From the April 01, 2011 issue of Futures Magazine • Subscribe!

S&P 500: Moving averages provide a simple solution

We all know the trading clichés: buy low and sell high, take losses quickly and let profits run, fear and greed will ruin your trading, etc. It’s easy to look at a chart and recognize that if you had bought at the low and sold at the high, you would have made a bundle. Hindsight is wonderful. In our never-ending quest to find the perfect trading tool, we sometimes overlook simple ones.

A trend-following system is a viable approach to adhere to all of these principles ­— buying low, selling high and letting your profits run. The most common tool for trend following is the moving average. It’s where most beginners begin, and it’s where we can start to develop a better understanding of market analysis.

All technical trading is built on statistics, which is essentially nothing more than a combination of probability and arithmetic. An expected value formula can determine if a trading tool is beneficial:

Expected value = (profits on winning trade) * (probability of winning) —
(losses on losing trade) * (probability of losing)


If this results in a positive number, we have a winning system. But just because we have a winning system doesn’t mean it is the system we should be trading. We need to decide if it is a good one to use — and whether a better one can be generated.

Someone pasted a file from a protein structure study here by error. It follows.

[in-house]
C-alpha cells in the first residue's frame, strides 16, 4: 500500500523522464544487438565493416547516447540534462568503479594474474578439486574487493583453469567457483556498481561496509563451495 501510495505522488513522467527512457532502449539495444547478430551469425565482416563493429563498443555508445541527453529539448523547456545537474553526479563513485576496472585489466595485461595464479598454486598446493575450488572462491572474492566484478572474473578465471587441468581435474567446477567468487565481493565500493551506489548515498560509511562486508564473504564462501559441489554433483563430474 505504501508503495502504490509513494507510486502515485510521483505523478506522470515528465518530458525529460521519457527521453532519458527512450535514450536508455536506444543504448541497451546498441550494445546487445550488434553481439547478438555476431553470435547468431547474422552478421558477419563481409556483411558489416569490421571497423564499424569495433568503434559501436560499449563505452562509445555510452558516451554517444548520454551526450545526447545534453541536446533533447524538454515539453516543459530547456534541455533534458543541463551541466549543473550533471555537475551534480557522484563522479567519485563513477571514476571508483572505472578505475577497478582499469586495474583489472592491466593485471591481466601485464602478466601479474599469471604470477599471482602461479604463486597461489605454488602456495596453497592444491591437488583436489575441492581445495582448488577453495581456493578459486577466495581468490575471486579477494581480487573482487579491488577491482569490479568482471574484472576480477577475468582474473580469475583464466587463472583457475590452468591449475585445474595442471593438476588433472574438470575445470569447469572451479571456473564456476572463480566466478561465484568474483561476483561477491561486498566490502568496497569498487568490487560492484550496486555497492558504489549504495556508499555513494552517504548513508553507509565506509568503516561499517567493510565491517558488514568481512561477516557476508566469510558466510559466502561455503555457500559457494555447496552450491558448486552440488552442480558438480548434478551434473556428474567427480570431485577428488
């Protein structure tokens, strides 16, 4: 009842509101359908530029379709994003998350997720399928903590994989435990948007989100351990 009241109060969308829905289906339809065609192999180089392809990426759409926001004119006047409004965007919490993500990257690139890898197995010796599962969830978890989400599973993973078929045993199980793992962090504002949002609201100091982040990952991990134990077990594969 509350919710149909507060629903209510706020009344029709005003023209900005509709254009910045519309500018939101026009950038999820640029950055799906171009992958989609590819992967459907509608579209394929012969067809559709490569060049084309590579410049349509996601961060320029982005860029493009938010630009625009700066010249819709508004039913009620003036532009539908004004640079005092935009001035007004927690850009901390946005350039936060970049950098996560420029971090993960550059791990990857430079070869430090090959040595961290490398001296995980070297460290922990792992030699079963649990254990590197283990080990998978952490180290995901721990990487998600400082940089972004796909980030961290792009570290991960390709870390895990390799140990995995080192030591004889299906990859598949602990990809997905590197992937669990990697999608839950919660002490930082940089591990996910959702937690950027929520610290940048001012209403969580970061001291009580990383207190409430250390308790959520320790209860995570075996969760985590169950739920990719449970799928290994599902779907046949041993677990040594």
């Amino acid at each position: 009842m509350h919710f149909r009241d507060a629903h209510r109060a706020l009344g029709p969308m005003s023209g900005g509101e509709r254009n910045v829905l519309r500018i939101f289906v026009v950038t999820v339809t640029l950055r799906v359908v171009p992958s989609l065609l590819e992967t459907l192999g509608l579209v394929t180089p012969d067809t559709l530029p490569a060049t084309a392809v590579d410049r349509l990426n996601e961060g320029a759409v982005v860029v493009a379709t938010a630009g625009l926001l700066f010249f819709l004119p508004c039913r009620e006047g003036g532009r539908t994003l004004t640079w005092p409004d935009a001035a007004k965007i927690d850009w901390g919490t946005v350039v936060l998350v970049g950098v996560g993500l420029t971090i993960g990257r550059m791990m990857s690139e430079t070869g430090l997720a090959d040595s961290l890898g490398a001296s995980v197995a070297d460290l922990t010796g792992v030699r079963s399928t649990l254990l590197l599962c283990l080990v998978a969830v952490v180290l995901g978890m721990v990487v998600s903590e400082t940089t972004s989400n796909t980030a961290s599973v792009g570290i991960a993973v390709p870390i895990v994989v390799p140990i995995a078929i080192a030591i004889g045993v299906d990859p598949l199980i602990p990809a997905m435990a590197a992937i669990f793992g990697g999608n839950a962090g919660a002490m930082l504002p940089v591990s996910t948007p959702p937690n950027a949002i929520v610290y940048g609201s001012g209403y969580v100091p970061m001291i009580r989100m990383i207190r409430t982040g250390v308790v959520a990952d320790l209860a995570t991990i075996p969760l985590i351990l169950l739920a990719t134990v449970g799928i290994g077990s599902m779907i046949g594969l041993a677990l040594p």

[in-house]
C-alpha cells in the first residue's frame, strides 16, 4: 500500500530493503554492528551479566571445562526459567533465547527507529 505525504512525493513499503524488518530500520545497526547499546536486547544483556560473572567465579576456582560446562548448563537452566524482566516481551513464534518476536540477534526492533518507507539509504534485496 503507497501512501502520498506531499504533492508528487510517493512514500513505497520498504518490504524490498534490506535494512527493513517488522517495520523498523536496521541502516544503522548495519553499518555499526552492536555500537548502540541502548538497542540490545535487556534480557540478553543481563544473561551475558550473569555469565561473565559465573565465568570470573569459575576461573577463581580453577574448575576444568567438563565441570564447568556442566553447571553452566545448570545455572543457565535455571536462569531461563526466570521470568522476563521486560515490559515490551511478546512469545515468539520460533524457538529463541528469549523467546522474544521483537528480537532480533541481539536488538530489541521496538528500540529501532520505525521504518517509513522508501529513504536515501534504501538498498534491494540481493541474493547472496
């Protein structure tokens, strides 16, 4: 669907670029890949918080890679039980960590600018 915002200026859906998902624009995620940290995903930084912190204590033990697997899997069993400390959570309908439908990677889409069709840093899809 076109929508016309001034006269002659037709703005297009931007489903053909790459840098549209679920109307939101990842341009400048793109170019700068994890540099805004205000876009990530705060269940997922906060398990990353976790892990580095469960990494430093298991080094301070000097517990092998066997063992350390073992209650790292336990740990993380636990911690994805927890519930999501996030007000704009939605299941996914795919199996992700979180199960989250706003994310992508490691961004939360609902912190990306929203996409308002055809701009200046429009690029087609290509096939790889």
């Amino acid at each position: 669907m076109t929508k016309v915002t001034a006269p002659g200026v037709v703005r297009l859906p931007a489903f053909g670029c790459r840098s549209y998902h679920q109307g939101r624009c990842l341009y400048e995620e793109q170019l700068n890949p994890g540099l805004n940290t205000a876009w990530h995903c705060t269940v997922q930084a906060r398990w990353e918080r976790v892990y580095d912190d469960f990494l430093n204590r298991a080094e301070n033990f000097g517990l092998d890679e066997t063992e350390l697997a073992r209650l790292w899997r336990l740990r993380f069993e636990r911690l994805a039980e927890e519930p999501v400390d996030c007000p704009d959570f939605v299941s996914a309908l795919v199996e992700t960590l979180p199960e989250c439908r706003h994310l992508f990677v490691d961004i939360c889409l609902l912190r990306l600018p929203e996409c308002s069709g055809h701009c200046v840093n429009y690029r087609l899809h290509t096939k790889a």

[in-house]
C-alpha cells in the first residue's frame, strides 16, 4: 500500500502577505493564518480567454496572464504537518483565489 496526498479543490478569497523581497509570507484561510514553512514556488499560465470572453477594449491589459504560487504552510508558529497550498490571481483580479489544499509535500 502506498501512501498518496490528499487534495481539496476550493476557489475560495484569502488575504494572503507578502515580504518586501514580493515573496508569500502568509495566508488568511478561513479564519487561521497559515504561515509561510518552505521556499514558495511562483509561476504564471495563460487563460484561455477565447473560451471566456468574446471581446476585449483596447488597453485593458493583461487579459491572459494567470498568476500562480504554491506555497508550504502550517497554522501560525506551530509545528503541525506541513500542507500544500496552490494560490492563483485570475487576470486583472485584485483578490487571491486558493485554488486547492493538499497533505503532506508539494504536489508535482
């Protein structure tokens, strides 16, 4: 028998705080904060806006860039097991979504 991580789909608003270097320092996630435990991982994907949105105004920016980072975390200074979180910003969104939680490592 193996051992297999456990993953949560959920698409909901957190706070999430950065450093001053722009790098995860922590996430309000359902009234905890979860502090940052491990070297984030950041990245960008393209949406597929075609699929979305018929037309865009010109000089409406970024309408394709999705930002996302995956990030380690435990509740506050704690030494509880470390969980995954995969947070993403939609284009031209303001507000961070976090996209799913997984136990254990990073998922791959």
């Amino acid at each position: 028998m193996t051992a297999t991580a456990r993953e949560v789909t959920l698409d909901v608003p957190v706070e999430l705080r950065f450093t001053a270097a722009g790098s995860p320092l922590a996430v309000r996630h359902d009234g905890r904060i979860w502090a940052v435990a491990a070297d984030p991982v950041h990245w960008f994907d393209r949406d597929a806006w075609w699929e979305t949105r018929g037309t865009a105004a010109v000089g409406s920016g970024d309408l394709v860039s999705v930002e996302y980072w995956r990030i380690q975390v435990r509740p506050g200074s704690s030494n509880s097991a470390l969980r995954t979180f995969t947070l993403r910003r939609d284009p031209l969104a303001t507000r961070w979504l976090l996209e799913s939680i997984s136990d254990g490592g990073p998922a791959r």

A statistic (not to be confused with "statistics") is a number generated from a larger data set that represents that data set. An average is a statistic: data points are combined in some method to form a single piece of data. In a simple average — called the mean — all the data points are added together and their sum is divided by the number of points. This gives an effective equal weight to each point.

In a weighted average, certain points are given greater weight than others, and the sum of those is divided by the weight. An exponential average is merely a form of weighted average. The "moving" part of the name refers to the calculation adding new prices as they occur and dropping the oldest ones as they pass outside the window.

The moving average is a trend-following system that is easy to build and maintain. The simplest use is to buy when price crosses above the moving average and to sell when it crosses below. By definition, you will capture a portion of all trends, but you’ll also miss the beginning and suffer through a number of false positives when no trend ultimately develops.

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